Larry Ferlazzo’s Websites of the Day…

…For Teaching ELL, ESL, & EFL

September 18, 2016
by Larry Ferlazzo
0 comments

StoryCorps Kicks-Off “Great Thanksgiving Listen” Again

thanksgiving-listen

I posted a lot about last year’s StoryCorps’ Great Thanksgiving Listen, and they’re doing it again this year.

You can find out lots of information – along with downloading resources – at their website, and here’s how they describe the event:

The Great Thanksgiving Listen is a national education project that empowers high school students to create an oral history of the contemporary United States by recording an interview with an elder over Thanksgiving weekend using the StoryCorps App.

Interviews are entered into the StoryCorps archive at the American Folklife Center at the Library of Congress and on StoryCorps.me where they become an invaluable resource for future historians and provide families with a priceless piece of personal history.

In its pilot year of 2015, thousands of high schools from all 50 states participated and preserved over 50,500 individual recordings at the Library of Congress. In 2016, StoryCorps will continue to work with educators around the country to preserve the voices and stories of an entire generation of Americans over a single holiday weekend.

August 5, 2016
by Larry Ferlazzo
0 comments

This Would Be Great For ELLs: Play – Or Create – A “Listening & Speaking” Choose-Your-Own-Adventure Story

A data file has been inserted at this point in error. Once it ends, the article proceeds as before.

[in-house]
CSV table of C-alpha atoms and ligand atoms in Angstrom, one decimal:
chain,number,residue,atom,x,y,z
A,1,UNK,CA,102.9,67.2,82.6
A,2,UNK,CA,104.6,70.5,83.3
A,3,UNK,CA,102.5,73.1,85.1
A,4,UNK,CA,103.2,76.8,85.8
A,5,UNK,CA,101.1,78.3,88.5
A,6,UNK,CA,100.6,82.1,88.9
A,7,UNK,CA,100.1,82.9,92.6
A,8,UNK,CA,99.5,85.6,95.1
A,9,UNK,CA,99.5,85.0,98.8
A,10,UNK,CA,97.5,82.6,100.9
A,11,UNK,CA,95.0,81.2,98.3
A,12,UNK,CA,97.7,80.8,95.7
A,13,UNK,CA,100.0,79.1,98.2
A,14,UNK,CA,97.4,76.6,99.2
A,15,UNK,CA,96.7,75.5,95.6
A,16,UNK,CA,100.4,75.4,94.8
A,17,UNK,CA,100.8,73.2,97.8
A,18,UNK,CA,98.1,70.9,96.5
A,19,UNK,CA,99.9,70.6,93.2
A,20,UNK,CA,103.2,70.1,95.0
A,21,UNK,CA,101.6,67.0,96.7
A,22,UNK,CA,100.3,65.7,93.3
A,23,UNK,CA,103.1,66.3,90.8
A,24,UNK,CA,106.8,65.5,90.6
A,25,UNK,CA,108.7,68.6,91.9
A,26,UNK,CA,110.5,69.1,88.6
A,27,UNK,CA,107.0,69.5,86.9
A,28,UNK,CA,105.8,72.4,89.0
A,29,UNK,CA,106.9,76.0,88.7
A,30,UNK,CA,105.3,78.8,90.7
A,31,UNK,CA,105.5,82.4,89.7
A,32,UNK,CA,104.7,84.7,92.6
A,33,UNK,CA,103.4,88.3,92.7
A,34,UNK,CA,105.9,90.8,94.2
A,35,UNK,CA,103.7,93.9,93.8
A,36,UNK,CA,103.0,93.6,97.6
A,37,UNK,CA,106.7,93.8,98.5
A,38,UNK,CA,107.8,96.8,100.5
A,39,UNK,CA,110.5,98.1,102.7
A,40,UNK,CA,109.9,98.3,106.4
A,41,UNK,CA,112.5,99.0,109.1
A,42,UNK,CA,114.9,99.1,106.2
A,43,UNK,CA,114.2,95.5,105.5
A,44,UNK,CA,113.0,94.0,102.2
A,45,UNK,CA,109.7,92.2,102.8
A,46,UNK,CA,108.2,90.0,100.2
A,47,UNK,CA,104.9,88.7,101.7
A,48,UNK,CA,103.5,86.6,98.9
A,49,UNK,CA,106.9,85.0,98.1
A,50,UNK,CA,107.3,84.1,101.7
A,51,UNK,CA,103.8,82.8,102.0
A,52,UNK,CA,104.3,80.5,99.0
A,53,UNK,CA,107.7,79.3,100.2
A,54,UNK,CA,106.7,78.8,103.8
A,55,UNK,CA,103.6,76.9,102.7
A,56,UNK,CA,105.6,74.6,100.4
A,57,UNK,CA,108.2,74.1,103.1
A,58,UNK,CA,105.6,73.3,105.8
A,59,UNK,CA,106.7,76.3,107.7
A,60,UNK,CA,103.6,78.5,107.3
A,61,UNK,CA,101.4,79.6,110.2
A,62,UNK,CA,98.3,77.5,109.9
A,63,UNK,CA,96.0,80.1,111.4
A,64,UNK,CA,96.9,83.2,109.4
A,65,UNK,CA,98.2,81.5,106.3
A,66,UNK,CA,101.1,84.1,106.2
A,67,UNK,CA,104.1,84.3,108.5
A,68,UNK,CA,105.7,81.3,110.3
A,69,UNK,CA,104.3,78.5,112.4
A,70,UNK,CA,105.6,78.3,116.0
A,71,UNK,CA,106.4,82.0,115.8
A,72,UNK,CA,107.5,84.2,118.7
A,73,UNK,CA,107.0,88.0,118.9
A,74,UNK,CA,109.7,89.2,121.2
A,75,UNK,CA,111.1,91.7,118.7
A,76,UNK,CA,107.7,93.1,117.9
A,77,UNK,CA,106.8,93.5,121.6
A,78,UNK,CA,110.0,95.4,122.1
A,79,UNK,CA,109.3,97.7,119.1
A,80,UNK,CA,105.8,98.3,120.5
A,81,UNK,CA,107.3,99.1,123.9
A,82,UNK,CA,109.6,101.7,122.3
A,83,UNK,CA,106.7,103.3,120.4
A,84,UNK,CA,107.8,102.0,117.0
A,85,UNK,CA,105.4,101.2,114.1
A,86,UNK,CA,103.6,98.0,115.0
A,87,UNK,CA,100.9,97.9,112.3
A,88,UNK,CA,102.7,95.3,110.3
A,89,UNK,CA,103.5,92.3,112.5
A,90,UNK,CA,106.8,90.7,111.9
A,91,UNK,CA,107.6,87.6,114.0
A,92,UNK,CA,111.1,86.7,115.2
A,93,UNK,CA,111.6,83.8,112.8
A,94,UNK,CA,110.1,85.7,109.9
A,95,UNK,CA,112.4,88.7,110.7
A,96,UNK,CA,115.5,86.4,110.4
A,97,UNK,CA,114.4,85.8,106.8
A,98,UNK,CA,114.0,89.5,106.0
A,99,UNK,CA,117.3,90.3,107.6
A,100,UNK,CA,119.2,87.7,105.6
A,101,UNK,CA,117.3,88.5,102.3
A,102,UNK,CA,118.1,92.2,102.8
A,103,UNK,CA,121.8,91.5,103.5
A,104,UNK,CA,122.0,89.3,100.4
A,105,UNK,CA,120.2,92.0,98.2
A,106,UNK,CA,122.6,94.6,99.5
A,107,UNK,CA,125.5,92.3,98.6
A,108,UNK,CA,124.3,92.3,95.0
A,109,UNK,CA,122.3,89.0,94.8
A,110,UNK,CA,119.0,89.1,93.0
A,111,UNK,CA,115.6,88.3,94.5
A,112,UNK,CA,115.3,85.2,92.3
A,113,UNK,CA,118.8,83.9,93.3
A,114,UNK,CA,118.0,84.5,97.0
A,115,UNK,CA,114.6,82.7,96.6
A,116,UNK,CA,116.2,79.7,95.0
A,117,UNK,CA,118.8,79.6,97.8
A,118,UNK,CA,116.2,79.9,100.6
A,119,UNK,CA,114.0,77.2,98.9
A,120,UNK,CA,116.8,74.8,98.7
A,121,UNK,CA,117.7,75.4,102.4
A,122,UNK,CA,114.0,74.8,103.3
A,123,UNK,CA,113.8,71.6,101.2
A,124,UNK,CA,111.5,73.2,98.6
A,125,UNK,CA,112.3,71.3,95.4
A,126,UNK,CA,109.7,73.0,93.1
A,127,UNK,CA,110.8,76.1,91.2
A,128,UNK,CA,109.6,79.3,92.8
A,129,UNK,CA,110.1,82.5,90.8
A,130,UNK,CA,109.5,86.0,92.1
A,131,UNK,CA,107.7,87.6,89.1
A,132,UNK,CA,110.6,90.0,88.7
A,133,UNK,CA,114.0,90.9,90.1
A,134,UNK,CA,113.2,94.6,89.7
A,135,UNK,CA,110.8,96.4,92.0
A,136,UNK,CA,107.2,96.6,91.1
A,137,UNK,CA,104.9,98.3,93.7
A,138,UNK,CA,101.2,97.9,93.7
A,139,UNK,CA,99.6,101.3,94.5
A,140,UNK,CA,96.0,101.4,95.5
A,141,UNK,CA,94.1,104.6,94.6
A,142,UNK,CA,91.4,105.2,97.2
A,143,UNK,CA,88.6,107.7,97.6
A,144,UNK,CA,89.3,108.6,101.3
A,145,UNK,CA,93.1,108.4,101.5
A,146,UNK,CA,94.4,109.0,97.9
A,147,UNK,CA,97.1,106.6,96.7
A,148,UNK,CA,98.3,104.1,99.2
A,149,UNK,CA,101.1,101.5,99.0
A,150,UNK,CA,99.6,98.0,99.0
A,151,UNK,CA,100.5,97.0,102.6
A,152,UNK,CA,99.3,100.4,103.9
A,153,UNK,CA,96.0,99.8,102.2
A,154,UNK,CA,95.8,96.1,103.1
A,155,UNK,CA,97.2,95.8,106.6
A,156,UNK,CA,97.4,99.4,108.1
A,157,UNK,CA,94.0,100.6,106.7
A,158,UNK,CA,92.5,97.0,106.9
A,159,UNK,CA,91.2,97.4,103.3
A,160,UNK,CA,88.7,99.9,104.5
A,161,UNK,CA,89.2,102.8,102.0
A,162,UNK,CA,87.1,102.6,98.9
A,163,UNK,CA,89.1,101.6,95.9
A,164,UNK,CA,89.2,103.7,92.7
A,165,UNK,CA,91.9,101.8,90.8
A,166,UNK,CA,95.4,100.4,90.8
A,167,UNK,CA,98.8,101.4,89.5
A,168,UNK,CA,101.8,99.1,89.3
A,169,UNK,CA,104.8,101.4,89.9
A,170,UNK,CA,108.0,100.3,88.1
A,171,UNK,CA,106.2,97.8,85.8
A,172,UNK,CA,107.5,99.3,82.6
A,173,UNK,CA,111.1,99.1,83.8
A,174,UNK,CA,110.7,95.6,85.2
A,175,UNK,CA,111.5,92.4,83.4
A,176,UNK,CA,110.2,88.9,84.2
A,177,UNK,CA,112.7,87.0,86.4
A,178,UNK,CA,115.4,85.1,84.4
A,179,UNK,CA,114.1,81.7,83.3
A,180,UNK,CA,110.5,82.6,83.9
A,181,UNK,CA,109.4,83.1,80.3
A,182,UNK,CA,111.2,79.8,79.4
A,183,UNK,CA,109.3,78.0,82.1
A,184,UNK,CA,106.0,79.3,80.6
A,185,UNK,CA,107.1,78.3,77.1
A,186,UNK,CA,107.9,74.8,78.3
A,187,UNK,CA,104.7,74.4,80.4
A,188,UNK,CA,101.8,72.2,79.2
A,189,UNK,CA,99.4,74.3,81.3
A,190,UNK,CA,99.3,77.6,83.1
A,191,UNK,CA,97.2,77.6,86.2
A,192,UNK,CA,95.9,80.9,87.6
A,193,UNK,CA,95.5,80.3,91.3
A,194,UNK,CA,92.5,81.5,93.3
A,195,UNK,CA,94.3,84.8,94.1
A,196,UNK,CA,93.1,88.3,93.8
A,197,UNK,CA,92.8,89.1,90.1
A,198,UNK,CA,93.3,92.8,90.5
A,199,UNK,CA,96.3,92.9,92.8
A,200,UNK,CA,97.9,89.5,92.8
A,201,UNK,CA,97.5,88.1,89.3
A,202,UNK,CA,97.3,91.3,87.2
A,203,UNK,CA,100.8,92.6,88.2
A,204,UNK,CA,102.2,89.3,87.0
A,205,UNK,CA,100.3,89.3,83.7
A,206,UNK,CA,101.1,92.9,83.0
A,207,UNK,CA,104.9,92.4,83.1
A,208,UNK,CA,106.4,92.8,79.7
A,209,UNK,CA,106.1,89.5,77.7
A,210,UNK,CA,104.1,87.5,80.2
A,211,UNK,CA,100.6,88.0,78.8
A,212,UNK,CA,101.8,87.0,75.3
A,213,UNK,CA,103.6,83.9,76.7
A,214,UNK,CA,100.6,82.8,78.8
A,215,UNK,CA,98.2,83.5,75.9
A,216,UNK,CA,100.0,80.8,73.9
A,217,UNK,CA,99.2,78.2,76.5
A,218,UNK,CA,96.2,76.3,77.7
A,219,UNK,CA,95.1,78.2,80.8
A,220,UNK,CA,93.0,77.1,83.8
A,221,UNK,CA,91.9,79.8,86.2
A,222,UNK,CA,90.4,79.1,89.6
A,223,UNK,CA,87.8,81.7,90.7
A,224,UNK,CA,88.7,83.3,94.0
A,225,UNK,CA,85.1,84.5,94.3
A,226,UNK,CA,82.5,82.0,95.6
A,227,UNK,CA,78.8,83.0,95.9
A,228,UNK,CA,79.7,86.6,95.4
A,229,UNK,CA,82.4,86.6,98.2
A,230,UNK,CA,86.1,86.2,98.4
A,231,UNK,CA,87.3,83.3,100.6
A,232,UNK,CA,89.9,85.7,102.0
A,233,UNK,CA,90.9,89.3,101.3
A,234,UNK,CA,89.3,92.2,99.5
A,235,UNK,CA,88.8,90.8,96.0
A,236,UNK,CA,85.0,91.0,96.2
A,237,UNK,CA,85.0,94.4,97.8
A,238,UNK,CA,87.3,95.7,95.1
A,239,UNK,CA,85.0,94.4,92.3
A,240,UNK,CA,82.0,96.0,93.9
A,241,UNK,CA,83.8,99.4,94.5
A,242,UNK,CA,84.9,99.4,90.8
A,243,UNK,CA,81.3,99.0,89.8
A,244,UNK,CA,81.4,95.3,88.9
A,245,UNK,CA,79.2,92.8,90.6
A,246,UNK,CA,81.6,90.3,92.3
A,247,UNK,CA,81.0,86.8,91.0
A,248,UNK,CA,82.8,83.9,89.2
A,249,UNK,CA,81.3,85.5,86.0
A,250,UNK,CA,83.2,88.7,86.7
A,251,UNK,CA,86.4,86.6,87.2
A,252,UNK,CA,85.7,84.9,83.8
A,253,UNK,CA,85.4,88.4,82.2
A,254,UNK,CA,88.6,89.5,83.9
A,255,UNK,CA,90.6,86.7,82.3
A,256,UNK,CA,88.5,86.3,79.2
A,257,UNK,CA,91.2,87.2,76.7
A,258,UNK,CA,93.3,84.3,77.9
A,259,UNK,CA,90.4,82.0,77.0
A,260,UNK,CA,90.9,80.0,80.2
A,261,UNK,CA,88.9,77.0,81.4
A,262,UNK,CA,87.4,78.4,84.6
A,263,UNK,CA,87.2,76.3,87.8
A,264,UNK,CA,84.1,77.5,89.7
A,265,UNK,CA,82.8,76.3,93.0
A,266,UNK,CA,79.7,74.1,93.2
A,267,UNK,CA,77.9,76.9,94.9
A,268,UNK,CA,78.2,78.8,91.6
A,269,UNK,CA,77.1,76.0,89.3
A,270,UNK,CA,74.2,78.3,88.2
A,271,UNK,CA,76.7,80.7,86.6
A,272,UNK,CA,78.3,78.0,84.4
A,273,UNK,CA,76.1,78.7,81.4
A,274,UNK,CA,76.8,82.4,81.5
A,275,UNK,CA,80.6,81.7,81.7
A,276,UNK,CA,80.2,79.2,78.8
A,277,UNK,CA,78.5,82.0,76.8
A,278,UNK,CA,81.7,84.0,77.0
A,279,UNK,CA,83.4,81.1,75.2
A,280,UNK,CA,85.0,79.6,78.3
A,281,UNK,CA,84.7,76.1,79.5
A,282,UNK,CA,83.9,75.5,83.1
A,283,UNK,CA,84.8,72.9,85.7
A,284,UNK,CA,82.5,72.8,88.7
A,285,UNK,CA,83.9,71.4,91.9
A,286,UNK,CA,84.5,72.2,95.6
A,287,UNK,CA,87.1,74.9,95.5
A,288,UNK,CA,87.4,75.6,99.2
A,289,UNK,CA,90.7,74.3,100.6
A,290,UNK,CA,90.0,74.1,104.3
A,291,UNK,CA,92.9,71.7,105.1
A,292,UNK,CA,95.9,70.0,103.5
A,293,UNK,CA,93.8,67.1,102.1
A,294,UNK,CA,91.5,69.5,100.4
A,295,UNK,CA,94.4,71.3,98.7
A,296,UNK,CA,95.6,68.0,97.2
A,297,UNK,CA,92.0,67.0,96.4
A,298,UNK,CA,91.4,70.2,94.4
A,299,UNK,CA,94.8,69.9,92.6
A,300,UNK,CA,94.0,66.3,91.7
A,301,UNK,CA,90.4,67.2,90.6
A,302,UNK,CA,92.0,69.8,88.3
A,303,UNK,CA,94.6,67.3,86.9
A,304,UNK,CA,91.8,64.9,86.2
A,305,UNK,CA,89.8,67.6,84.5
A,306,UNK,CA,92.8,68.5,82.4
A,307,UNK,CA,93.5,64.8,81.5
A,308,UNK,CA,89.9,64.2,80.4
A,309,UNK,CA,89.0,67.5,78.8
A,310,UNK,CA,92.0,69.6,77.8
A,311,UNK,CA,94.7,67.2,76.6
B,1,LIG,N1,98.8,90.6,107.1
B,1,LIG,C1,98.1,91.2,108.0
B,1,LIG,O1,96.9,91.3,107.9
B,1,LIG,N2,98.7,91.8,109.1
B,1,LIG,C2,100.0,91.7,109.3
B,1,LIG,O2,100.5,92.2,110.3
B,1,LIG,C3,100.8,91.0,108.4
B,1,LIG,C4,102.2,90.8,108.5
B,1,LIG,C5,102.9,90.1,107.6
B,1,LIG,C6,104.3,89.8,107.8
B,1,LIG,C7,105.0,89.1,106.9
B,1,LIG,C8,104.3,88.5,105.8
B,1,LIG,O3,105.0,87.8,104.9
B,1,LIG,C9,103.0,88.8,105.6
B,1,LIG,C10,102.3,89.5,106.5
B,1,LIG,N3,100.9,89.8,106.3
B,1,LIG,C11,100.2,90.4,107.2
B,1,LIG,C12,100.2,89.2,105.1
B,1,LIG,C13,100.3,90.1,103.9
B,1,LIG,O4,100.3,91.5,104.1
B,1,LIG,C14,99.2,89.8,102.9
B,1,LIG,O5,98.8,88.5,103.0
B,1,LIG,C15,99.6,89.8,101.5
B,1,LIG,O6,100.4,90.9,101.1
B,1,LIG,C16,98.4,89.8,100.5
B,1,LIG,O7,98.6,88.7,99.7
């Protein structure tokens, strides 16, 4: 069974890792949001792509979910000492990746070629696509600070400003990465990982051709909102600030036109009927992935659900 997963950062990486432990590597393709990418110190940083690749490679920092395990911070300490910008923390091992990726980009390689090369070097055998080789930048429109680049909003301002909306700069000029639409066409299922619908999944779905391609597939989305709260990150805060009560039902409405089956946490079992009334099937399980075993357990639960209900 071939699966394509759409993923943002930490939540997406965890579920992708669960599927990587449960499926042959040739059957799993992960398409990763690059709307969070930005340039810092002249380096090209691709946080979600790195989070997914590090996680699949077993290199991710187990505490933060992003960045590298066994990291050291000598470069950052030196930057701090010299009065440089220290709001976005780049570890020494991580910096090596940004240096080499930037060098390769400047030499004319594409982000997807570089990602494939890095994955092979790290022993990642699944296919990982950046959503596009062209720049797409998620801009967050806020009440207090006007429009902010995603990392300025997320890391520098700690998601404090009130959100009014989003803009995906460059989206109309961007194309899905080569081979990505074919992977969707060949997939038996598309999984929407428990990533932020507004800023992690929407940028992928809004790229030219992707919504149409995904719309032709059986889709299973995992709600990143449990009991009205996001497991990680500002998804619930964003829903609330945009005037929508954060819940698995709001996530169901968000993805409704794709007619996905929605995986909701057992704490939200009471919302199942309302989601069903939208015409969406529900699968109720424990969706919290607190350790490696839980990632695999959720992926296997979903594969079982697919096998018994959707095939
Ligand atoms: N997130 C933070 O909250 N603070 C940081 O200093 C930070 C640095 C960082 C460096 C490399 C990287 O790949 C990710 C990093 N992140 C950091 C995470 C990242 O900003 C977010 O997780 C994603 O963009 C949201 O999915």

echo

As regular readers know, I’m a big fan of both having students create and read (or, in the case of videos, watch-and-play) choose your own adventure stories (see The Best Places To Read & Write “Choose Your Own Adventure” Stories). Many students find them very engaging to read, they can be quite accessible, and even low-Intermediate ELLs can create simple ones.

I’ve been a fan of them for quite awhile, and thought I was aware of all their different permutations.

Once again, however, I was wrong.

You might be aware of Amazon’s popular home voice assistant called Echo, which uses the Alexa voice software. I don’t have it, but do have the Amazon Fire TV plugin, which I like a lot (I used to be a fan of Google Chromecast, but now favor Fire).

Apparently, a few months ago, they created a listening choose-your-own-adventure game connected to the terrible Batman vs. Superman movie. In it, Alexa describes physical surrounds, provides choices, and assists players in making them. The game received a much better critical reception than the film.

Today, Amazon released software to developers so that they could more easily create these kinds of games.

So, one, this means that there will be many more of these kinds of professionally-produced “listening-and-speaking” choose your own adventure games, which would seem to me to offer exceptionally engaging opportunities for English Language Learners to practice listening and speaking. All we’d have to do is bring an Amazon Fire TV plugin to the classroom.

But, more importantly, I think, is the idea of a listening & speaking Choose Your Own Adventure story!

Teacher can create simple or more complex ones by just writing them out and saying it like this (it’s a sample from Amazon’s software instructions):

sample

On top of that, English Language Learner can also create their own. It would seem to me that these versions would need to be more simple than ones that are typically written so that players don’t have to remember as much, which should make them even easier for ELLs.

I have plenty of templates like this one at my previously-mentioned “Best” list.

Do you think this kind of thing could have as much potential as I do?

December 22, 2015
by Larry Ferlazzo
0 comments